Projects per year
The Musashi family of mRNA translational regulators control both physiological and pathological stem cell self-renewal primarily by repressing target mRNAs that promote differentiation. In response to differentiation cues, Musashi can switch from a repressor to an activator of target mRNA translation. However, the molecular events that distinguish Musashi-mediated translational activation from repression are not understood. We have previously reported that Musashi function is required for the maturation of Xenopus oocytes, and specifically for translational activation of specific dormant maternal mRNAs. Here, we employed mass spectrometry to identify cellular factors necessary for Musashi-dependent mRNA translational activation. We report that Musashi1 needs to associate with the embryonic poly(A) binding protein (ePABP) or the canonical somatic cell poly(A) binding protein PABPC1 for activation of Musashi target mRNA translation. Co-immunoprecipitation studies demonstrated an increased Musashi1 interaction with ePABP during oocyte maturation. Attenuation of endogenous ePABP activity severely compromised Musashi function, preventing downstream signaling and blocking oocyte maturation. Ectopic expression of either ePABP or PABPC1 restored Musashi-dependent mRNA translational activation and maturation of ePABP attenuated oocytes. Consistent with these Xenopus findings, PABPC1 remained associated with Musashi under conditions of Musashi target mRNA de-repression and translation during mammalian stem cell differentiation. Since association of Musashi1 with poly(A) binding proteins has previously been implicated only in repression of Musashi target mRNAs, our findings reveal novel context-dependent roles for the interaction of Musashi with poly[A] binding protein family members in response to extracellular cues that control cell fate.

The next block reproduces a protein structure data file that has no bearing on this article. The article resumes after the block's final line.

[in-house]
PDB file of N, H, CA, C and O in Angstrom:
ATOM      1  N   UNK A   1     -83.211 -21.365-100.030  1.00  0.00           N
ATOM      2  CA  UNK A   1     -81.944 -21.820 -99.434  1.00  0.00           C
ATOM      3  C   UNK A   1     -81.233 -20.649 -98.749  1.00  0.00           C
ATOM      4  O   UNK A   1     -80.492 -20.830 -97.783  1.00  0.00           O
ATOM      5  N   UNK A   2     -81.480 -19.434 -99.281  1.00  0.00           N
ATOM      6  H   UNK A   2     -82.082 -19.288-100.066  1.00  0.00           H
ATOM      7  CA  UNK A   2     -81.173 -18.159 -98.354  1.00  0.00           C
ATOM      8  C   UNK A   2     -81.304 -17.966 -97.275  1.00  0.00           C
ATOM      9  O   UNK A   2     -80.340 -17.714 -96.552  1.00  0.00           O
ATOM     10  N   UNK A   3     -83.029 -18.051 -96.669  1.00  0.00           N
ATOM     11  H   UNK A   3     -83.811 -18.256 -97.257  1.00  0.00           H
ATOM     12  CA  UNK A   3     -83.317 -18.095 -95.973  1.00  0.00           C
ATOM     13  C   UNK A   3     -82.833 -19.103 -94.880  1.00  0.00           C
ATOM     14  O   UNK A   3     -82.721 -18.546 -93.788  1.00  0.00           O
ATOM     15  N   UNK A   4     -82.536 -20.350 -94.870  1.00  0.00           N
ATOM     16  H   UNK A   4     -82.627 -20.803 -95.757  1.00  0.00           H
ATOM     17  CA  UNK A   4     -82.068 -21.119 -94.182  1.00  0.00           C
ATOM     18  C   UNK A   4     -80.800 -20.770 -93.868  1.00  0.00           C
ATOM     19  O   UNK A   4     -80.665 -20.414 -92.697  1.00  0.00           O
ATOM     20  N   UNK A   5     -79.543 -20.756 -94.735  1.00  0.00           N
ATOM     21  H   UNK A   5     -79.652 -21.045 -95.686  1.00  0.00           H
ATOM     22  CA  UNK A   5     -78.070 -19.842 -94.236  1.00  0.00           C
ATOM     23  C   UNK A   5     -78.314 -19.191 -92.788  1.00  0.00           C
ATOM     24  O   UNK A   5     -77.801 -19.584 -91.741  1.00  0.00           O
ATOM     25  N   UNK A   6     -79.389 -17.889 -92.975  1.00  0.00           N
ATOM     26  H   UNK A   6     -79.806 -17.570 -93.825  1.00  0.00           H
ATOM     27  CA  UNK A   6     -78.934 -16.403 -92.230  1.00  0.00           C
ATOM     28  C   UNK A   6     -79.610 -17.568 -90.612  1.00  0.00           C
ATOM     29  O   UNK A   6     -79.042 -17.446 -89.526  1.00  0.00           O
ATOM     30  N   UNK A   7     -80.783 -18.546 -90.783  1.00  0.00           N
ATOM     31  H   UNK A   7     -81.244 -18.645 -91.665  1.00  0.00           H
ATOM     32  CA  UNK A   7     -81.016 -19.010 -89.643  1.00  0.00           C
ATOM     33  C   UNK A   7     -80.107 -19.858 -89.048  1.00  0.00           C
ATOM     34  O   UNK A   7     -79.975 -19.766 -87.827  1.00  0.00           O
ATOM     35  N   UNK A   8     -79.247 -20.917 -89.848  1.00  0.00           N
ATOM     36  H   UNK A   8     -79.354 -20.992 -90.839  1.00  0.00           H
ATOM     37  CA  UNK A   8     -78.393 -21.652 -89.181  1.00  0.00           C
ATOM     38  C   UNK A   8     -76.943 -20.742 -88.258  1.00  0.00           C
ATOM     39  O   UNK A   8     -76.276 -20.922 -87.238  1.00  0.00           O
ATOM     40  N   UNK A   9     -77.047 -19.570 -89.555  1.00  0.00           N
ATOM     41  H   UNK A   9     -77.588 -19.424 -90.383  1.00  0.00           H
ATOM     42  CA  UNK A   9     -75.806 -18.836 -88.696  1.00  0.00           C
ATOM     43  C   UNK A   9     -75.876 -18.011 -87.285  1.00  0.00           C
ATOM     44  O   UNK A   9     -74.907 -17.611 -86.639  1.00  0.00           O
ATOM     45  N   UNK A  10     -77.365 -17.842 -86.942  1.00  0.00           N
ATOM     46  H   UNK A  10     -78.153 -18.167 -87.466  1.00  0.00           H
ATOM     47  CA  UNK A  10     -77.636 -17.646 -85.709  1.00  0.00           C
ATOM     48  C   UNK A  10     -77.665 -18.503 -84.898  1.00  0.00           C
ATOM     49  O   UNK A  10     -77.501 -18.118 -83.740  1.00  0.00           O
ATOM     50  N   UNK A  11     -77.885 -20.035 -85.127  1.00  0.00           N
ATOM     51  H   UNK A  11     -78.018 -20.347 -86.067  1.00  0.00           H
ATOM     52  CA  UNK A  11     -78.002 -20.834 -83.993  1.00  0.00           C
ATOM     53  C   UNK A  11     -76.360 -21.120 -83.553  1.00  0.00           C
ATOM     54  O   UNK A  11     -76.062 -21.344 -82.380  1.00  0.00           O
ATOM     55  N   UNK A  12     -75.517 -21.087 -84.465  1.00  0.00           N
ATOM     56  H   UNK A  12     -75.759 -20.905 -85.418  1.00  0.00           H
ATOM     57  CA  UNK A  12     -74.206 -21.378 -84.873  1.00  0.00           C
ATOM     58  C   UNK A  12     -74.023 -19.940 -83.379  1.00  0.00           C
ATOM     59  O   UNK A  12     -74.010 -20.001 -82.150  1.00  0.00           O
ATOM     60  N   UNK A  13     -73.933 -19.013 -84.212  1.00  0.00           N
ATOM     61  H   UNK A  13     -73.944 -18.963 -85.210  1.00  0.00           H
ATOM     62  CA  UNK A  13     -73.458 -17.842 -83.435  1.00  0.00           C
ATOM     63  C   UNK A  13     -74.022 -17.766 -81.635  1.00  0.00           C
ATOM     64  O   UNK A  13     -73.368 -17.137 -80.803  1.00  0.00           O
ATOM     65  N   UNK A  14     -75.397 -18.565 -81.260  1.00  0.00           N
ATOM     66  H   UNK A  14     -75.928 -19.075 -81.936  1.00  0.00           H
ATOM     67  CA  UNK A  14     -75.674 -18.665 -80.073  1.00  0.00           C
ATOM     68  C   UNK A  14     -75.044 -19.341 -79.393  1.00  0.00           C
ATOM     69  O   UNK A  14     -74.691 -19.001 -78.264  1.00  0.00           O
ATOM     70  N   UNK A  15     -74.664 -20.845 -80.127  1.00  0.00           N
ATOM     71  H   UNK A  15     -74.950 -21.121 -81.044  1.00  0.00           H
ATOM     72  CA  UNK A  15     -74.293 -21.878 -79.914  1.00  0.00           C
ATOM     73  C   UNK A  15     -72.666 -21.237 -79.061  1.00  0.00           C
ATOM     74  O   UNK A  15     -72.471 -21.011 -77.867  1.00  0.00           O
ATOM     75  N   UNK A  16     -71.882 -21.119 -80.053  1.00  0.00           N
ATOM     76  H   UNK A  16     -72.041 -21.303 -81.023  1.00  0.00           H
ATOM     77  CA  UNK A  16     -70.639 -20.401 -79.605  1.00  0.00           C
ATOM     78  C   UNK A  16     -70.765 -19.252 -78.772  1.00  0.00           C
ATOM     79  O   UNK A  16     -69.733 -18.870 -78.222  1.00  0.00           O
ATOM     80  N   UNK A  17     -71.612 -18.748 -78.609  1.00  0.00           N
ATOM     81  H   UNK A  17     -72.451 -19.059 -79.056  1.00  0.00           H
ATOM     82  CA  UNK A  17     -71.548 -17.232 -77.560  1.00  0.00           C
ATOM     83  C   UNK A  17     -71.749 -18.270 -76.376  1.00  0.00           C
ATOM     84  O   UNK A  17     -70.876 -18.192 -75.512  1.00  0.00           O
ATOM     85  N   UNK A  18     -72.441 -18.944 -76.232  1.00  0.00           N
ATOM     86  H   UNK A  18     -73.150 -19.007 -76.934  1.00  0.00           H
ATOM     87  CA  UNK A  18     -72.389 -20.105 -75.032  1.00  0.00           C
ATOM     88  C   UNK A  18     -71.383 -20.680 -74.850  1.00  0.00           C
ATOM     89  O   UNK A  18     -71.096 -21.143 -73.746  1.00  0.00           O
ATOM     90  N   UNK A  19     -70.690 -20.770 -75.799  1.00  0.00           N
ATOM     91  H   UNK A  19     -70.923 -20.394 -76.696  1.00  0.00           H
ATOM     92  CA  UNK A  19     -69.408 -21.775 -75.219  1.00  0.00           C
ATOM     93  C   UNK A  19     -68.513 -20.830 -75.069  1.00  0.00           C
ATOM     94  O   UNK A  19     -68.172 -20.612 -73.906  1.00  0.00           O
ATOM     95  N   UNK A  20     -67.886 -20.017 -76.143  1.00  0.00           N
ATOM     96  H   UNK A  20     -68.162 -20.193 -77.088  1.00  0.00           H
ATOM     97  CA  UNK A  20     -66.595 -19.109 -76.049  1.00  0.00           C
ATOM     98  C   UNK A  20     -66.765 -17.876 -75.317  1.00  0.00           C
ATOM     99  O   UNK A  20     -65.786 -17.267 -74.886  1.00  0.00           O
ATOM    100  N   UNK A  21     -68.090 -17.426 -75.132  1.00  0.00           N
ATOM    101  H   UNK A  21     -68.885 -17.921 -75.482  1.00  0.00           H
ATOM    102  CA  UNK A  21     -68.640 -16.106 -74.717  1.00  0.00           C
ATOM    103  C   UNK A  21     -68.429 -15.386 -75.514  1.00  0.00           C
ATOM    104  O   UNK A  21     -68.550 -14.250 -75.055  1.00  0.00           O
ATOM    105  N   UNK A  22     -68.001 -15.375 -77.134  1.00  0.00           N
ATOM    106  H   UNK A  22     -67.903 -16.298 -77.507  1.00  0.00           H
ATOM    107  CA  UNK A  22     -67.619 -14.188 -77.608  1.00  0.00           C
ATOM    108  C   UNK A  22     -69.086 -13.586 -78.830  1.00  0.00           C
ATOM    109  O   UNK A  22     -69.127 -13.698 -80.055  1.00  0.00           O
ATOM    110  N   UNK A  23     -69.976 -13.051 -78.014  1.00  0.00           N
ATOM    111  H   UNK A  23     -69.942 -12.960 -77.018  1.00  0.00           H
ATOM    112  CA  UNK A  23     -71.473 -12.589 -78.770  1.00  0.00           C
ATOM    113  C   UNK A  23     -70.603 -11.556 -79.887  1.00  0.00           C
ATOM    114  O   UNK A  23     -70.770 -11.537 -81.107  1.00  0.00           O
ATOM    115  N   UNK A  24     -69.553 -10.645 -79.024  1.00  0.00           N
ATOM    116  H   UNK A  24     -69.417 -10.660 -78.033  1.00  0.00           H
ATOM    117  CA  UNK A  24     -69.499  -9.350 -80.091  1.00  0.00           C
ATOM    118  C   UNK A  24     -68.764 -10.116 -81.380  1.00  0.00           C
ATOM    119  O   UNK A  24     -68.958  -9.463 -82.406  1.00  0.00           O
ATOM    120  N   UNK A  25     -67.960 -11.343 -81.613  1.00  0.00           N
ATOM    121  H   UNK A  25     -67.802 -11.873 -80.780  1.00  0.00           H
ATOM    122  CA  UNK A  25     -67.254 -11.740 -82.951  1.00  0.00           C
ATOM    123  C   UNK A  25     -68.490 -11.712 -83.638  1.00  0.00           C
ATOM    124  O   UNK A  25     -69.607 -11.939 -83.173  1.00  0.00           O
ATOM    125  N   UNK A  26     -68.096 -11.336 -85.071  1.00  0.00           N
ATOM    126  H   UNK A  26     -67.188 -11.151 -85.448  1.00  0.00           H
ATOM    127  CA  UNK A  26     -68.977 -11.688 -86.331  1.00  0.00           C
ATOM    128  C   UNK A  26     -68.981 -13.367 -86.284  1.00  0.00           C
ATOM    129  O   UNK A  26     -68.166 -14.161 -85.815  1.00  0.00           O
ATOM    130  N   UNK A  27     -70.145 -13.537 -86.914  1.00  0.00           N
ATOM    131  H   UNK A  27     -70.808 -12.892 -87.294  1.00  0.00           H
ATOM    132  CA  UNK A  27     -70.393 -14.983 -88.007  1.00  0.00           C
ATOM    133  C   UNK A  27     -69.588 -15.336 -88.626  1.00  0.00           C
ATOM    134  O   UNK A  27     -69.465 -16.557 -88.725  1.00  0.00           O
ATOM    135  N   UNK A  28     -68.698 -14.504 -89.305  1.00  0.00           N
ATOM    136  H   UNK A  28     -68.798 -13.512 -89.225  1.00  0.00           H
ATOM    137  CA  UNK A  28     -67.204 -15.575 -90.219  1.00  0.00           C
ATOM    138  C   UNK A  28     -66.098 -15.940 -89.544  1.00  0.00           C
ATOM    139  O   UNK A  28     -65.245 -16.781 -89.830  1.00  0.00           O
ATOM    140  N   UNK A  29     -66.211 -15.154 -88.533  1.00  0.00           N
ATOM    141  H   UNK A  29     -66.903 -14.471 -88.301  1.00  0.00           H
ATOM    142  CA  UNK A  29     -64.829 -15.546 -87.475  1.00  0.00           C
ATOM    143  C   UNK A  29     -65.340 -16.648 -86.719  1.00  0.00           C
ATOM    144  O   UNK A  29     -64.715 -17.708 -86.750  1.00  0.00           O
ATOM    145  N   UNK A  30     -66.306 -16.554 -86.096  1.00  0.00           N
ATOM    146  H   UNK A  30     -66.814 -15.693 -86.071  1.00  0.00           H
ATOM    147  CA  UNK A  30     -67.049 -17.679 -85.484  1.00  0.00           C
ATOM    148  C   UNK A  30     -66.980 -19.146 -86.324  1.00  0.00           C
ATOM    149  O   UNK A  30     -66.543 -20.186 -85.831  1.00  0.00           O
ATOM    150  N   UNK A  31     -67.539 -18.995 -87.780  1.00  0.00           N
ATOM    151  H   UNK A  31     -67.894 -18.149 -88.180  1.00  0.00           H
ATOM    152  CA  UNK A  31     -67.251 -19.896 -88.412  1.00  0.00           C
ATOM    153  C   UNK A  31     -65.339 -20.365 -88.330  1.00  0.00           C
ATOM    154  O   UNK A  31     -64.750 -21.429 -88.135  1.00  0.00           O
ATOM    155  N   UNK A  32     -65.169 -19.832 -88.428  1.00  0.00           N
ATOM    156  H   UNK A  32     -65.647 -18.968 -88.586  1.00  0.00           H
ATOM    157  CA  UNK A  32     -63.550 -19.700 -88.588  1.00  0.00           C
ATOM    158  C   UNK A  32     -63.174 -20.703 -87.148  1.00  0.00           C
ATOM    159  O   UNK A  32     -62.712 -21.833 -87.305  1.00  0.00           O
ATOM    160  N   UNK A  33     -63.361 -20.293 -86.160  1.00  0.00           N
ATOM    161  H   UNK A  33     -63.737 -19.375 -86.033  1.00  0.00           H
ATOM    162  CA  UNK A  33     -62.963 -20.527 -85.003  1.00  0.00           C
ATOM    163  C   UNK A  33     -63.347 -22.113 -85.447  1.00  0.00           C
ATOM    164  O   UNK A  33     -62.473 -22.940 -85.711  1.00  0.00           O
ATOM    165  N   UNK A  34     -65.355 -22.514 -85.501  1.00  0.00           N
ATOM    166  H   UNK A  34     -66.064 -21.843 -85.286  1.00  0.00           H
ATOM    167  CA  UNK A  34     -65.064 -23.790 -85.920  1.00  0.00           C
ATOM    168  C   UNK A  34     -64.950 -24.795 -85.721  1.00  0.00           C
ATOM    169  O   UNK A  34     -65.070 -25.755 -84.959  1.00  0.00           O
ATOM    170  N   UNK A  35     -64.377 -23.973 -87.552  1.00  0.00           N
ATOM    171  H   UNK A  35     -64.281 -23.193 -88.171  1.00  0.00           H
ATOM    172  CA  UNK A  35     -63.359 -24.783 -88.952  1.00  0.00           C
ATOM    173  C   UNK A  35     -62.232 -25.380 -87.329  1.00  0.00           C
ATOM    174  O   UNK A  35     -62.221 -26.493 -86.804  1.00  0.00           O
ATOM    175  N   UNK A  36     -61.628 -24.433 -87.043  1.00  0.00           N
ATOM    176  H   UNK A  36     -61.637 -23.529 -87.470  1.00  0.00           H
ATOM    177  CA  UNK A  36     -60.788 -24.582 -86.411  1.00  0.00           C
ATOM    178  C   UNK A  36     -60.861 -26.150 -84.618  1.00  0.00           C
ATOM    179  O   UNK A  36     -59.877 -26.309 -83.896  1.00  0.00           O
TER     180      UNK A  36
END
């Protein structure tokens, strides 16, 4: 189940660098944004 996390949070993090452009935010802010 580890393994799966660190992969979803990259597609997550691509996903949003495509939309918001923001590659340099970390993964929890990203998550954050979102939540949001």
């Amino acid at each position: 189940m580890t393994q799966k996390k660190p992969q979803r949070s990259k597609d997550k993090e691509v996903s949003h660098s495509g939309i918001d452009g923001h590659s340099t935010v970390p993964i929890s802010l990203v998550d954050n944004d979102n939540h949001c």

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- 1 Active
12/09/16 → 11/09/22